Fighting Called off in Georgia as EU's Sarkozy Arrives in Moscow
Russian President Dmitry Medvedev has reportedly declared an end to military operations in Georgia, but warned that they could resume if South Ossetia is again threatened.
Medvedev called for a halt to his country's military advancement in Georgia, according to Interfax, Tass and other news agencies. The safety of Russian peacekeeping forces had been guaranteed and the Georgian "aggressor" had been punished, Medvedev reportedly said after meeting with Russian military leadership.
French and current EU President Nicholas Sarkozy arrived Moscow Tuesday morning in a bid to resolve the ongoing Ruso-Georgian conflict.
After an otherwise quiet night, Abkhaz forces apparently began an offensive against Georgian troops on Tuesday, Aug. 12, in an attempt to drive the latter out of Upper Kodori Gorge, a piece of the breakaway region still controlled by Tbilisi.
The foreign minister of the Abkhaz separatist government, Sergei Shamba, told Russian television that a UN observer mission in the area had been warned of the operation and pulled out before fighting began.
France's president, whose country currently holds the rotating EU presidency, meanwhile was due to arrive in Moscow in the early morning for a meeting with his Russian counterpart, Dmitry Medvedev. He was then scheduled to continue on to Georgia to meet President Mikheil Saakashvili.
Russia rejects French peace plan
Late on Monday, Russia's ambassador to the UN had rejected a proposed Western draft resolution in the Security Council that would call for an immediate truce between Russia and Georgia and for the mutual withdrawal of their forces from the conflict zone.
"I cannot see us accepting this French draft," Vitaly Churkin told reporters, referring to a French-drafted text agreed by Western ambassadors.
The text is based on a three-point French peace plan calling for an immediate truce, respect for Georgia's territorial integrity and a return to the status quo.
In light of the need for action, both the 26-member North Atlantic Treaty Organization and the 27-member EU are now under intense pressure to come up with a reaction that goes beyond diplomatic rhetoric, which has thus far been unable to quell the recent outbreak of hostilities in Georgia.
Saakashvili: biggest action in Abkhazia
European diplomats met Georgia's President Mikheil Saakashvili in Tbilisi on Monday and convinced him to sign a draft ceasefire agreement.
Saakashvili called on the West to provide more than words of support and emergency aid to Georgia.
"So far we have got from them moral support and humanitarian aid, but we need more than that to stop this barbaric aggression," he said in a televised address Monday. "The majority of Georgia's territory is occupied."
Saakashvili remained defiant late Monday in the face of Russian attacks into Georgia and accused Moscow of committing "ethnic cleansing" in Georgia's breakaway region of Abkhazia.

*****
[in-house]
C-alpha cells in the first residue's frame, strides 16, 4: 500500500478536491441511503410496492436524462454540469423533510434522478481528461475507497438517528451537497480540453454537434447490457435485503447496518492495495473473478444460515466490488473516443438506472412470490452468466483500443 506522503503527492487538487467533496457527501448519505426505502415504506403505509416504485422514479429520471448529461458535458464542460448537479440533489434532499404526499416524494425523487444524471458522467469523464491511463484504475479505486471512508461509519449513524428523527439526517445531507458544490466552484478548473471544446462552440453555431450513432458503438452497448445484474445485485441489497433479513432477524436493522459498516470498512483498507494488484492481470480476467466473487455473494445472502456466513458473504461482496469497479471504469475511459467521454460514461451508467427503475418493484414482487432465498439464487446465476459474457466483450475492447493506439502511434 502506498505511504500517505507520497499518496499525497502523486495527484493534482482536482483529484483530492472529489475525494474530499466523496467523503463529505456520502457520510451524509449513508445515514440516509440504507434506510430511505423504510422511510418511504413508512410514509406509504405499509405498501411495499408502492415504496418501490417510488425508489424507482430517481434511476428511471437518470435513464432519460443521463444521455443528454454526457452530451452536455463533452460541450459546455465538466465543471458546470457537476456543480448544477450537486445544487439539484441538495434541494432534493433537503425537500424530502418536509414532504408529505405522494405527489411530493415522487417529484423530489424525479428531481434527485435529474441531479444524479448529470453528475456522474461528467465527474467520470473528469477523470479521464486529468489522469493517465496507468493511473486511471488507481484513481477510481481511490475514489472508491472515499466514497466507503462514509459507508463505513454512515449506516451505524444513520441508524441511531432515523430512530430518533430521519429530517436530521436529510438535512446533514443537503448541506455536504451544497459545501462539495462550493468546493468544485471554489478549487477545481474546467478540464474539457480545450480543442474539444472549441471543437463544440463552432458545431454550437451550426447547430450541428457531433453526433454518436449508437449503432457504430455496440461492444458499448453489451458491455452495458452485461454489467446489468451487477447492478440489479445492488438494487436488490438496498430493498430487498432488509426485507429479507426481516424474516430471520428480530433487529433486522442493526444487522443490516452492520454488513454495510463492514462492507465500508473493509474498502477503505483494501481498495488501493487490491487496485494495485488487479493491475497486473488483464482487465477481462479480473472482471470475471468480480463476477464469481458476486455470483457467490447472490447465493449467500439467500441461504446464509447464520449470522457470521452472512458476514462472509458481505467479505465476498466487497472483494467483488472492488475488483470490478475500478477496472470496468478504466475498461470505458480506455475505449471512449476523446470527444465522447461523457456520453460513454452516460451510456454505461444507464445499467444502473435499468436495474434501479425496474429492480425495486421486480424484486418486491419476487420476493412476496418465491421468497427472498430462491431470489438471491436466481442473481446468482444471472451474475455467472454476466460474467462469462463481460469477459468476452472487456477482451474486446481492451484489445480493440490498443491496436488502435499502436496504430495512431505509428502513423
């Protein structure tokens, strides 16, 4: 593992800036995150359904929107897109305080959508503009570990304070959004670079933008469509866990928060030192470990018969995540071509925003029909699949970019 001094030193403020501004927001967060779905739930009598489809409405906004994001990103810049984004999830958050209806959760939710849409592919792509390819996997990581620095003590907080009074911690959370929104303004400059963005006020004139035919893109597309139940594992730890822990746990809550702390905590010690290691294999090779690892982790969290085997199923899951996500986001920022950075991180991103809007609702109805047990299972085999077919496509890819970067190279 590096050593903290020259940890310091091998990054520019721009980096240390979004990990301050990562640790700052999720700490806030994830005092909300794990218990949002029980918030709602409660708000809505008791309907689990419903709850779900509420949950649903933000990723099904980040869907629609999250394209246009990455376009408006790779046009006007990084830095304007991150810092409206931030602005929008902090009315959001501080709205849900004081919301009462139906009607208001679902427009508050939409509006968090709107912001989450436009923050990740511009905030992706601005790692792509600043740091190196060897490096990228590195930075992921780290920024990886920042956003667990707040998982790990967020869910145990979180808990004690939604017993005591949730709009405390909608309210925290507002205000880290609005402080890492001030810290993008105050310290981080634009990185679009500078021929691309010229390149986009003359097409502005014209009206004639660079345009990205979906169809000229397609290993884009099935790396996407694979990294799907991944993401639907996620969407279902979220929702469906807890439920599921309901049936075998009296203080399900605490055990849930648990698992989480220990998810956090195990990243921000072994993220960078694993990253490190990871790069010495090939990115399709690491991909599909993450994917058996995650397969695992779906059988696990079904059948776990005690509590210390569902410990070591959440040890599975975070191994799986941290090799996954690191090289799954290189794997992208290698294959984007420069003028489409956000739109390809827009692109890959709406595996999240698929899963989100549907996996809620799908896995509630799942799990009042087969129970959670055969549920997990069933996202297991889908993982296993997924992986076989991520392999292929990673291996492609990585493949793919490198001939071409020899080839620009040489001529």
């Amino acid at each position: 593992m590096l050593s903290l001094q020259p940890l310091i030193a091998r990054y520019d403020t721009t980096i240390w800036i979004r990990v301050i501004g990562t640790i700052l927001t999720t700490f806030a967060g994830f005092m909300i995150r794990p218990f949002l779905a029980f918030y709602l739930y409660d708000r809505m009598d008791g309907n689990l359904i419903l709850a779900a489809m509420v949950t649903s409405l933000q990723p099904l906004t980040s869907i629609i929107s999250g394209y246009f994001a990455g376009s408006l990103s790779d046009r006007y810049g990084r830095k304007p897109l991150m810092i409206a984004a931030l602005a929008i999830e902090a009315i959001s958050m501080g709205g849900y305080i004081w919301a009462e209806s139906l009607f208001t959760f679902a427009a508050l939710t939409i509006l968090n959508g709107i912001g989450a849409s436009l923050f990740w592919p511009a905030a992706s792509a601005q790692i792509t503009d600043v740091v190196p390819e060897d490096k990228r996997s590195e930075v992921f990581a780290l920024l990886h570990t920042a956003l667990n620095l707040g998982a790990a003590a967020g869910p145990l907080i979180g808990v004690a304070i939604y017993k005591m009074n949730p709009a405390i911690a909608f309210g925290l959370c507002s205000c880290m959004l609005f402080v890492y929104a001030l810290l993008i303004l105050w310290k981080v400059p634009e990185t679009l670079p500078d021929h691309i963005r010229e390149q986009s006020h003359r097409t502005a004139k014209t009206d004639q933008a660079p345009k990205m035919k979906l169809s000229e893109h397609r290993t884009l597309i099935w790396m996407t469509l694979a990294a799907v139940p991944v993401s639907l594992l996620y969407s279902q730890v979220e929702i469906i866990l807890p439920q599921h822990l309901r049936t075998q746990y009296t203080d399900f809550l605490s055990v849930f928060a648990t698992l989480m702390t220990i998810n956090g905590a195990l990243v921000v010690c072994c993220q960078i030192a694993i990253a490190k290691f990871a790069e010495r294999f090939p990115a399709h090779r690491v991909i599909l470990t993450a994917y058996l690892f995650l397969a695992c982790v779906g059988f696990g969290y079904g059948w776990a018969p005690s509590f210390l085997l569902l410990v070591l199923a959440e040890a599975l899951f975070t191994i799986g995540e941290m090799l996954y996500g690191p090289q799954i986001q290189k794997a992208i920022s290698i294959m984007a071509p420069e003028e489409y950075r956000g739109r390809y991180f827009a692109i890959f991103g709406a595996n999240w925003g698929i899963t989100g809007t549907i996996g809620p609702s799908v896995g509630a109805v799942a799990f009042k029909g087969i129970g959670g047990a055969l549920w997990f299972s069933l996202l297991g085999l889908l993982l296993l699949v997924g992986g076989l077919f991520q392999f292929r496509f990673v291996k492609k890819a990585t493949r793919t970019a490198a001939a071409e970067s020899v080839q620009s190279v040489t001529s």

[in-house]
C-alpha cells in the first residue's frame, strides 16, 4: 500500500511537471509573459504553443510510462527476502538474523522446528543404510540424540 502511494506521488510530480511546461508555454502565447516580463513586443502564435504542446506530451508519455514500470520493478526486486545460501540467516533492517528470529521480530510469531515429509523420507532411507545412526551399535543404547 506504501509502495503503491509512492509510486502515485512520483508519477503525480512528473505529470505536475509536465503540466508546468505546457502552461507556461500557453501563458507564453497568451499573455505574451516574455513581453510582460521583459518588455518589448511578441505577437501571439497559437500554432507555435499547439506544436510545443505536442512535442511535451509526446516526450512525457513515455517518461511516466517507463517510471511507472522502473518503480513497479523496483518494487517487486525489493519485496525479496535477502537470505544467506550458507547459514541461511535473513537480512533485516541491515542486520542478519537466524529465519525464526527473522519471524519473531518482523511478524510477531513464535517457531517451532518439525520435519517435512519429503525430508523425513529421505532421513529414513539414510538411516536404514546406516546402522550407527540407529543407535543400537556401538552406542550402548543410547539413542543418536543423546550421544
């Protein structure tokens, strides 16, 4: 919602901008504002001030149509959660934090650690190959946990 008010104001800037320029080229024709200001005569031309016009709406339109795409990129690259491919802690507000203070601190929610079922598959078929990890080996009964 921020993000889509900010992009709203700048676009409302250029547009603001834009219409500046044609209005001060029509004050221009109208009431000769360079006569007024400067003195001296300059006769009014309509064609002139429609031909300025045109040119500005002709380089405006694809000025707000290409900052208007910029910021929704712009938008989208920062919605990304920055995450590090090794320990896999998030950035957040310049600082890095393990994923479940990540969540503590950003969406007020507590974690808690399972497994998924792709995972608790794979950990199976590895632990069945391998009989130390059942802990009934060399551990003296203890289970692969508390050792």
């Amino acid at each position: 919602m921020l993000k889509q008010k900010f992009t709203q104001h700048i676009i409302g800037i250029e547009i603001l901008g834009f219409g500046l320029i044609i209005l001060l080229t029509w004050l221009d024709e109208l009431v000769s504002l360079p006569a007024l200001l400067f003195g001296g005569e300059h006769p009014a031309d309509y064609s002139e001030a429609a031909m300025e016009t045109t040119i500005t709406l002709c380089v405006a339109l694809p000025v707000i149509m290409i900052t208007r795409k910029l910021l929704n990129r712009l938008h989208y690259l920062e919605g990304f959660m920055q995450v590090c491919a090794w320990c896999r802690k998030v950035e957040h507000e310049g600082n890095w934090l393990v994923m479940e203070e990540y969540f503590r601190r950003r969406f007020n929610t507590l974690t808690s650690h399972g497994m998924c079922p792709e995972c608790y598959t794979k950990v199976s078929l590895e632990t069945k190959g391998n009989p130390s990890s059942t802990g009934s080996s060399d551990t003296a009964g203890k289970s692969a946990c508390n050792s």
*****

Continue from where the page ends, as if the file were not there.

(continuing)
In an interview by telephone with US broadcaster CNN, Saakashvili said that the "biggest action" was currently in Abkhazia, where he alleged that ethnic Georgians were being forced out by Russian forces.
"I directly accuse Russia of ethnic cleansing," he said.
Saakashvili said that the latest Russian airstrikes inside Georgia had taken place against targets between the already heavily shelled city of Gori and the capital Tbilisi.
"Georgia will never surrender," he said. "Democracy is stronger than any of their bombs, any of their tanks."
He said that Russia would not heed international calls for a ceasefire and withdrawal to previous troop positions "when it's just a call and nothing more." Georgians do "feel let down by world democracies," Saakashvili said.
Bush: Russian actions unacceptable
Immediately after his return from the Beijing Olympics, US President George W. Bush meanwhile warned of a "dramatic and brutal escalation" in Georgia and accused Russia of trying to oust the democratically elected Georgian government.
"It now appears that an effort may be underway to depose (Georgia's) duly elected government," Bush said at the White House, adding that there was evidence that Russia would soon bomb the civilian airport in the capital Tbilisi and was targeting other Georgian sites outside the initial combat zone in the breakaway Georgian region of South Ossetia.
"If these reports are accurate, these Russian actions would represent a dramatic and brutal escalation of the conflict in Georgia," Bush said. "These actions would be inconsistent with assurances we have received from Russia that its objectives were limited to restoring the status quo in South Ossetia that existed before fighting began on Aug. 6."
Bush said that the Russian military campaign has harmed Moscow's own international standing and that an extended conflict would damage Russian relations with the United States and Europe.
"These actions have substantially damaged Russia's standing in the world," Bush said. "Russia has invaded a sovereign neighboring state and threatens a democratic government elected by its people. Such an action is unacceptable in the 21st century," Bush said.
[Source: Detutsche Welle, Georgia, 11Aug08]
The Question of South Ossetia
|This document has been published on 12Aug08 by the Equipo Nizkor and Derechos Human Rights. In accordance with Title 17 U.S.C. Section 107, this material is distributed without profit to those who have expressed a prior interest in receiving the included information for research and educational purposes.|